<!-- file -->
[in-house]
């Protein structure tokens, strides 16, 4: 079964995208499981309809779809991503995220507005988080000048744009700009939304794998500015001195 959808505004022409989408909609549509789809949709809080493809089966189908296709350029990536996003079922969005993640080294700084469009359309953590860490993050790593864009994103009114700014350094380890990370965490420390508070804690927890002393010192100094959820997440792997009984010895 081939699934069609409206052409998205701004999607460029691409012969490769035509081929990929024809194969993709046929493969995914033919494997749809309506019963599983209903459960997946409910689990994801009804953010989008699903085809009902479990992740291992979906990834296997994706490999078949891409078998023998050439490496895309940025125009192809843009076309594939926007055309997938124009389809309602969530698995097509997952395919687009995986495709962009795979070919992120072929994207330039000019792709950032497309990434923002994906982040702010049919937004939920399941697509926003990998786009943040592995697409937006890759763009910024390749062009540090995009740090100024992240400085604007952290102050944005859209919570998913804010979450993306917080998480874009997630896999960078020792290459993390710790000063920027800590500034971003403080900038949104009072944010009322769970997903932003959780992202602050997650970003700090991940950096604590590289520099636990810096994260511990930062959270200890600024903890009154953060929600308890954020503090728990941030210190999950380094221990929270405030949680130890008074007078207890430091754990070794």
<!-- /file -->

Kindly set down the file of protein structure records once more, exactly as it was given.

[in-house]
């Protein structure tokens, strides 16, 4: 079964995208499981309809779809991503995220507005988080000048744009700009939304794998500015001195 959808505004022409989408909609549509789809949709809080493809089966189908296709350029990536996003079922969005993640080294700084469009359309953590860490993050790593864009994103009114700014350094380890990370965490420390508070804690927890002393010192100094959820997440792997009984010895 081939699934069609409206052409998205701004999607460029691409012969490769035509081929990929024809194969993709046929493969995914033919494997749809309506019963599983209903459960997946409910689990994801009804953010989008699903085809009902479990992740291992979906990834296997994706490999078949891409078998023998050439490496895309940025125009192809843009076309594939926007055309997938124009389809309602969530698995097509997952395919687009995986495709962009795979070919992120072929994207330039000019792709950032497309990434923002994906982040702010049919937004939920399941697509926003990998786009943040592995697409937006890759763009910024390749062009540090995009740090100024992240400085604007952290102050944005859209919570998913804010979450993306917080998480874009997630896999960078020792290459993390710790000063920027800590500034971003403080900038949104009072944010009322769970997903932003959780992202602050997650970003700090991940950096604590590289520099636990810096994260511990930062959270200890600024903890009154953060929600308890954020503090728990941030210190999950380094221990929270405030949680130890008074007078207890430091754990070794």